Following the advancement of drill string segment 92 and following liner 90 into the ground, a new setup 100 consisting of a new following liner segment 102 circumscribing a new drill string segment 104 is ready to be lowered in place by hoist 106. Drill head 52 is returned to the aft end of ramp 50 so that the new following liner and drill string segments can be attached to the following liner and drill string respectively, and thereafter advanced into the ground to continue the drilling operation.
While the preferred embodiment of the present invention has been illustrated in detail, it is apparent that modifications and adaptations of that embodiment will occur to those skilled in the art. For example, it is apparent that a drill head could be divided in which the drill string segment and the following liner segment are simultaneously thrust into the hole. However, it is to be expressly understood that such modifications and adaptations are within the spirit and scope of the present invention, as set forth in the following claims.
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|Citing Patent||Filing date||Publication date||Applicant||Title|
|US4319648 *||Sep 24, 1979||Mar 16, 1982||Reading & Bates Construction Co.||Process for drilling underground arcuate paths and installing production casings, conduits, or flow pipes therein|
|US4401170 *||Sep 21, 1981||Aug 30, 1983||Reading & Bates Construction Co.||Apparatus for drilling underground arcuate paths and installing production casings, conduits, or flow pipes therein|
|US4679637 *||Apr 17, 1986||Jul 14, 1987||Cherrington Martin D||Apparatus and method for forming an enlarged underground arcuate bore and installing a conduit therein|
|US4784230 *||Jul 13, 1987||Nov 15, 1988||Cherrington Martin D||Apparatus and method for installing a conduit within an arcuate bore|
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|USRE32267 *||Apr 9, 1984||Oct 21, 1986||Reading & Bates Construction Co.||Process for drilling underground arcuate paths and installing production casings, conduits, or flow pipes therein|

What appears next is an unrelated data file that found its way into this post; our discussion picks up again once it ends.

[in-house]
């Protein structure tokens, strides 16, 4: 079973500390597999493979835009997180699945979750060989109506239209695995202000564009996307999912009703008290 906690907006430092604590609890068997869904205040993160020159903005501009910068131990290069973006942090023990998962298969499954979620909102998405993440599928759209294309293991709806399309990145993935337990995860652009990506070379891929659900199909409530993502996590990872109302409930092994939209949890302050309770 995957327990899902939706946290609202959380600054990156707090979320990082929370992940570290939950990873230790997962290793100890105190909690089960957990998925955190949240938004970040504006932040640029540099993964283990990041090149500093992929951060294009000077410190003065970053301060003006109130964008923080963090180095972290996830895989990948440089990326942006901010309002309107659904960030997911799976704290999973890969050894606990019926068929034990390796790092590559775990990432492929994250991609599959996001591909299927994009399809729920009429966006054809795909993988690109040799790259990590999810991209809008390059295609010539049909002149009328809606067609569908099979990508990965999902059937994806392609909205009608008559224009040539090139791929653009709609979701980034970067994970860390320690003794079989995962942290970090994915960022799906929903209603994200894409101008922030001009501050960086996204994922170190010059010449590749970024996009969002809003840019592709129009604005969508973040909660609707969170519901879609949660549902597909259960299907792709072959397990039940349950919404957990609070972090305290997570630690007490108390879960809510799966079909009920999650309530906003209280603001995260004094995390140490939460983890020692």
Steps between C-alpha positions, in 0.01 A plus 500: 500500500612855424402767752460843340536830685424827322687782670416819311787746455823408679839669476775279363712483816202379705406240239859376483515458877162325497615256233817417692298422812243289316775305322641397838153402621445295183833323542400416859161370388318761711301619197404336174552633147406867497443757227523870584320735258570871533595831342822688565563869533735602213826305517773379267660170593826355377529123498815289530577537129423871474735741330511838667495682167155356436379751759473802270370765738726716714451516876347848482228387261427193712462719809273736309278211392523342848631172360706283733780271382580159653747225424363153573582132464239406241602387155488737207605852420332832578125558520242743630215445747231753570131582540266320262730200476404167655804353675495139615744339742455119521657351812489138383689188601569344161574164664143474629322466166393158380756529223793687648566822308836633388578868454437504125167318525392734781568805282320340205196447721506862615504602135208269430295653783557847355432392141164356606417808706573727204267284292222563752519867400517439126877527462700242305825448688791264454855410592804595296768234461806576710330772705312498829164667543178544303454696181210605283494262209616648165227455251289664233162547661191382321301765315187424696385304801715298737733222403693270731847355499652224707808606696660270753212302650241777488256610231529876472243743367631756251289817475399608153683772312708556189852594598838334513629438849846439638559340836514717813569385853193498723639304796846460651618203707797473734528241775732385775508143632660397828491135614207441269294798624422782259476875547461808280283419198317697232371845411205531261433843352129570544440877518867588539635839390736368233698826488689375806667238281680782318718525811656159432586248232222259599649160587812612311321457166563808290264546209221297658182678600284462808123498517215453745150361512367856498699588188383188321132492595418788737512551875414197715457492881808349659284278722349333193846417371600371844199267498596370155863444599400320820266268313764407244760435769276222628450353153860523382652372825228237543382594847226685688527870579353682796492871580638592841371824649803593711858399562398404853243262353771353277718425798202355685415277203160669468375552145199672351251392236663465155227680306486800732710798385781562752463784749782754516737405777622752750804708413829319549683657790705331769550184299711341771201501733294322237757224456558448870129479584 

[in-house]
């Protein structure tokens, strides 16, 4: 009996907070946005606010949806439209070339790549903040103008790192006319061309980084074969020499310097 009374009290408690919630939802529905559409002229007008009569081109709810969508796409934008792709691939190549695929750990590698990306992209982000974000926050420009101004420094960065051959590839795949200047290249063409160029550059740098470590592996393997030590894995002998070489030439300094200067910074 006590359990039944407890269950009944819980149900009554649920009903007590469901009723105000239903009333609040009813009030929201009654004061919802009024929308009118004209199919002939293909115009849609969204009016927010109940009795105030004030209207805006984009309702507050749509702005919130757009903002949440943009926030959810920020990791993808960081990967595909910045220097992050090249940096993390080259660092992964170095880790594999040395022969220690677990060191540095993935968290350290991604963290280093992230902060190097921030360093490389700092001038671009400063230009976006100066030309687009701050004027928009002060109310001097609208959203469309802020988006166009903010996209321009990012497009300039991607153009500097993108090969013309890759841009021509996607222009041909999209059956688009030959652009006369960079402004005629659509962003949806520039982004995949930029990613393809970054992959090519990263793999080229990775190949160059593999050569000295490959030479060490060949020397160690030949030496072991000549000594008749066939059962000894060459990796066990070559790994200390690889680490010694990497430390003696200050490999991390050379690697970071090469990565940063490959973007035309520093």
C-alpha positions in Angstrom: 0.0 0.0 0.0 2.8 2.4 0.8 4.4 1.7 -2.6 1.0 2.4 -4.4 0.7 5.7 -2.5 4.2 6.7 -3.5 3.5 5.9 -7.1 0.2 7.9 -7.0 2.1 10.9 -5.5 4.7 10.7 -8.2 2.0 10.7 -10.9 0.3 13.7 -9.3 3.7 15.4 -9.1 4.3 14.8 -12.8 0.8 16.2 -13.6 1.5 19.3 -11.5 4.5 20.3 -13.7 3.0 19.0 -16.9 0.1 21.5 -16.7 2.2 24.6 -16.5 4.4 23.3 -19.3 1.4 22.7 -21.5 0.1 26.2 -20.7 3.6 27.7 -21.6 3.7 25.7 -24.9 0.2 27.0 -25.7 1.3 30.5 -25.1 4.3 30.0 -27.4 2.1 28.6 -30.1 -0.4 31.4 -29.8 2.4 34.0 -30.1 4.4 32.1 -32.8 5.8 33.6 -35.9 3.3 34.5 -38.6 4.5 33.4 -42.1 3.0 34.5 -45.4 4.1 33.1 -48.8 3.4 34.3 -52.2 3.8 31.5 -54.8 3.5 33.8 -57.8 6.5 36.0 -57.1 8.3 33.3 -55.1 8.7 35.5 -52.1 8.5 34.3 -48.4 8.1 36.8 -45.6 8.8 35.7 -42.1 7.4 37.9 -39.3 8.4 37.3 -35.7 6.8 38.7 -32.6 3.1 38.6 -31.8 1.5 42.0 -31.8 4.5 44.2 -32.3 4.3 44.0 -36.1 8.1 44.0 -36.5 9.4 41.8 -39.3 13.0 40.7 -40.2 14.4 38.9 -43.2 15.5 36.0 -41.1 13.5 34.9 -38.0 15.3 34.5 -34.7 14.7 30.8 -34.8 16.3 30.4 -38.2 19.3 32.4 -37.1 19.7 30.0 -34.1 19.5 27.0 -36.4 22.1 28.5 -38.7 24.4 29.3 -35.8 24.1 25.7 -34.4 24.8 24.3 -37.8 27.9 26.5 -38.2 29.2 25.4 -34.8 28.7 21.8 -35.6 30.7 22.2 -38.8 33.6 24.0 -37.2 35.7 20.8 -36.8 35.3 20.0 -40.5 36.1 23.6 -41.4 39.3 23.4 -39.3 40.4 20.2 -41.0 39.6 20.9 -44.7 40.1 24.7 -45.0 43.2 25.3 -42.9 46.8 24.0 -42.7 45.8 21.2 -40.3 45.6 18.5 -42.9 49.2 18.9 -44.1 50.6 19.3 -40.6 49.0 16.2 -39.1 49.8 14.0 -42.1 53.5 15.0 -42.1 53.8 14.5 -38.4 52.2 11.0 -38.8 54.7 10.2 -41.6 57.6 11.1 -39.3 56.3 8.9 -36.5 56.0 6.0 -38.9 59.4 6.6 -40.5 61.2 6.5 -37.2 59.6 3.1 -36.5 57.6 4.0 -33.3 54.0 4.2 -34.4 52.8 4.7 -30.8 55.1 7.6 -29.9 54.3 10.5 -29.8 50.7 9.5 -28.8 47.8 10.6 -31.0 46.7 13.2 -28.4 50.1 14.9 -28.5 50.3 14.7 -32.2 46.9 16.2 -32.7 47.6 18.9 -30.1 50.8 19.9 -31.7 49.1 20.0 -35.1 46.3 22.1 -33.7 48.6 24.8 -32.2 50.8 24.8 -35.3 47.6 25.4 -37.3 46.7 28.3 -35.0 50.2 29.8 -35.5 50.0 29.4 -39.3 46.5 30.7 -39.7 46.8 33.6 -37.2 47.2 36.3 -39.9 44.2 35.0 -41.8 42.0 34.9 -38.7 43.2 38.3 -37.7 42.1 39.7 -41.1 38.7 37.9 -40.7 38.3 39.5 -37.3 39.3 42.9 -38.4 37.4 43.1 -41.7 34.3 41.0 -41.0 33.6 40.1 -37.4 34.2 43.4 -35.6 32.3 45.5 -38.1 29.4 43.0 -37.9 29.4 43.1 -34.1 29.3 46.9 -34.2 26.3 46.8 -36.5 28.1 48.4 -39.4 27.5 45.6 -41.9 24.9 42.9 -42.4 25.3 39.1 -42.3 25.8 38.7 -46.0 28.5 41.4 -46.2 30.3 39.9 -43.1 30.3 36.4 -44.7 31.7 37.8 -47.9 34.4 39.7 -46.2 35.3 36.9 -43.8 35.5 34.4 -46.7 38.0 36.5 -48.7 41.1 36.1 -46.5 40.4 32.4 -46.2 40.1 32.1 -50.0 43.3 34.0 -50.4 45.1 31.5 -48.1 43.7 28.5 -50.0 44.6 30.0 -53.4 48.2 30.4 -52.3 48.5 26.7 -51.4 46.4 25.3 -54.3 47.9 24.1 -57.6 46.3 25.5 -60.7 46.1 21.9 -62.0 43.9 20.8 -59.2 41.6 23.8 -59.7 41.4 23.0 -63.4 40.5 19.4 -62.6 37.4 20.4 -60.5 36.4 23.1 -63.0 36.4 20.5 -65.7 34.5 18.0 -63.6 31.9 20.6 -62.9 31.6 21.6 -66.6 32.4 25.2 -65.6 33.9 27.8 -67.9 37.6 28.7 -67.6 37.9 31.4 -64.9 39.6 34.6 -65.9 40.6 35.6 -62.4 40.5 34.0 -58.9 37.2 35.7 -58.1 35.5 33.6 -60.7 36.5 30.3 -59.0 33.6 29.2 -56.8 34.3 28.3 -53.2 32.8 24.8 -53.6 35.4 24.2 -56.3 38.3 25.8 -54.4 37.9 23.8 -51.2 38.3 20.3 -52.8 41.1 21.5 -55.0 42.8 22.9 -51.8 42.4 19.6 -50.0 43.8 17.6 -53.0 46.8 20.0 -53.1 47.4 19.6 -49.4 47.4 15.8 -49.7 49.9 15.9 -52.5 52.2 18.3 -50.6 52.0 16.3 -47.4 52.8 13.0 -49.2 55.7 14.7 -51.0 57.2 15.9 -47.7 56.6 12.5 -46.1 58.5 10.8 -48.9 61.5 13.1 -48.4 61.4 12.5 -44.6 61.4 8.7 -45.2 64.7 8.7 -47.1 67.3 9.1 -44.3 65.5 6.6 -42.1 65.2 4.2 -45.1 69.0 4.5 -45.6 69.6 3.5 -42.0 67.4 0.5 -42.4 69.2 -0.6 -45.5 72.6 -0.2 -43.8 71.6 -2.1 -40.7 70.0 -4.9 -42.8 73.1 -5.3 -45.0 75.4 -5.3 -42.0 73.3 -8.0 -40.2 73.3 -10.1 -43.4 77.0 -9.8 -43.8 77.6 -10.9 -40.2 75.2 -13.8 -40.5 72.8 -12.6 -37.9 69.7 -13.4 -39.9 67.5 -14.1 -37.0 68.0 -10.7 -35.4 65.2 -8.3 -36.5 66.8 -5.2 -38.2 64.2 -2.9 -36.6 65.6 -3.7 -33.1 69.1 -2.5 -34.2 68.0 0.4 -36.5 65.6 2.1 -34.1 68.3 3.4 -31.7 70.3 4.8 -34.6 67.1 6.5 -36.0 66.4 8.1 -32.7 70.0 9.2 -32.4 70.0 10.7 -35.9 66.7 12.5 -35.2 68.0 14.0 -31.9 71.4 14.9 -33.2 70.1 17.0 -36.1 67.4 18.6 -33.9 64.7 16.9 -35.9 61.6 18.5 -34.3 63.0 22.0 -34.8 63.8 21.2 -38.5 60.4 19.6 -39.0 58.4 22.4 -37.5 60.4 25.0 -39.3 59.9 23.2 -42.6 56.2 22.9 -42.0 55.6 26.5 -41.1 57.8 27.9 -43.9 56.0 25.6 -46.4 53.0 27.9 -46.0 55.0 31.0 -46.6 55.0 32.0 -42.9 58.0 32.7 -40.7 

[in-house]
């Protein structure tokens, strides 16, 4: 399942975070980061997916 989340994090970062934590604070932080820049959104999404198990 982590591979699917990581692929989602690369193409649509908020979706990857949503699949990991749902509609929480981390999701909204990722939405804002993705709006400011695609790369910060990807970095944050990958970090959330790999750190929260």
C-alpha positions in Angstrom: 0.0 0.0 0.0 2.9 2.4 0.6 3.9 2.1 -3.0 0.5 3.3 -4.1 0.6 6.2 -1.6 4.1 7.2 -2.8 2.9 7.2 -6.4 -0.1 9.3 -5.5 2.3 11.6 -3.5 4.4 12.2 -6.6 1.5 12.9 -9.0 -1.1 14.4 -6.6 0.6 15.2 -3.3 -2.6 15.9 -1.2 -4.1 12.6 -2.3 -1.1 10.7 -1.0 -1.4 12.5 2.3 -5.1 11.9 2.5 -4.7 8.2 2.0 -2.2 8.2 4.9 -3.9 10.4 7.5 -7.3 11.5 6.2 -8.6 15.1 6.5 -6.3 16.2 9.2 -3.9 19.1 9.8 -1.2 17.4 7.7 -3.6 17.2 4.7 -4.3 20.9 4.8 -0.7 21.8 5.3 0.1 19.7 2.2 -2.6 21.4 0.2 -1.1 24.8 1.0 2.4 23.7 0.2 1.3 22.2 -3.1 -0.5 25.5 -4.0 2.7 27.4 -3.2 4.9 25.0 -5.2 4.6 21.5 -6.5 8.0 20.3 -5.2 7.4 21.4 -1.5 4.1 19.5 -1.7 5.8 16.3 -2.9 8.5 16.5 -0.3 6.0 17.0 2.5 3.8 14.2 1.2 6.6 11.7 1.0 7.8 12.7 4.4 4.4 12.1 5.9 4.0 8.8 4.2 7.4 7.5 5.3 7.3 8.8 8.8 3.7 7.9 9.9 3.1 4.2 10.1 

|USRE33793 *||Jul 14, 1989||Jan 14, 1992||Cherrington Corporation||Apparatus and method for forming an enlarged underground arcuate bore and installing a conduit therein|
|DE3035876A1 *||Sep 23, 1980||Apr 9, 1981||Reading & Bates Constr||Verfahren und vorrichtung fuer untergrundbohrarbeiten und verrohrungen laengs gekruemmter bahnen|
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|EP0639690A1 *||Sep 13, 1993||Feb 22, 1995||Kawasaki Steel Corporation||Double wall pipe for propulsion technique and construction of pipe end of leading pipe|
|EP0685630A2 *||Mar 21, 1995||Dec 6, 1995||Ing. G. Klemm Bohrtechnik GmbH||Mounting apparatus for dual drill pipe|
|WO2012121816A1||Jan 30, 2012||Sep 13, 2012||Sandisk Technologies Inc.||Methods, systems, and computer readable media for advanced power management for serial advanced technology attachment (sata)-based storage devices|
|U.S. Classification||175/107, 175/171|
|International Classification||E21B7/20, E21B4/02, E21B7/04|
|Cooperative Classification||E21B7/046, E21B4/02, E21B7/20|
|European Classification||E21B7/04B, E21B4/02, E21B7/20|
|Apr 3, 1987||AS||Assignment|
Owner name: CHASE MANHATTAN BANK, N.A., THE
Free format text: SECURITY INTEREST;ASSIGNOR:READING & BATES HORIZONTAL DRILLING CO.;REEL/FRAME:004725/0039
Effective date: 19861121
|Oct 20, 1989||AS||Assignment|
Owner name: INARC DRILLING, INC.
Free format text: CHANGE OF NAME;ASSIGNOR:READING & BATES HORIZONTAL DRILLING CO.;REEL/FRAME:005161/0834
Effective date: 19870521
Owner name: READING & BATES HORIZONTAL DRILLING CO., 2300 MID-
Free format text: ASSIGNMENT OF ASSIGNORS INTEREST.;ASSIGNOR:READING & BATES CONSTRUCTION CO., (NOW KNOWN AS ASSOCIATED PIPE LINE CONTRACTORS, INC.);REEL/FRAME:005165/0360
Effective date: 19860522
Owner name: SPIE HORIZONTAL DRILLING, INC., TEXAS
Free format text: ASSIGNMENT OF ASSIGNORS INTEREST.;ASSIGNOR:INARC DRILLING INC.;REEL/FRAME:005173/0370
Effective date: 19890601
|Mar 15, 1993||AS||Assignment|
Owner name: SPIE GROUP, INC., CONNECTICUT
Free format text: ASSIGNMENT OF ASSIGNORS INTEREST.;ASSIGNOR:SPIE HORIZONTAL DRILLING, INC.;REEL/FRAME:006492/0424
Effective date: 19921029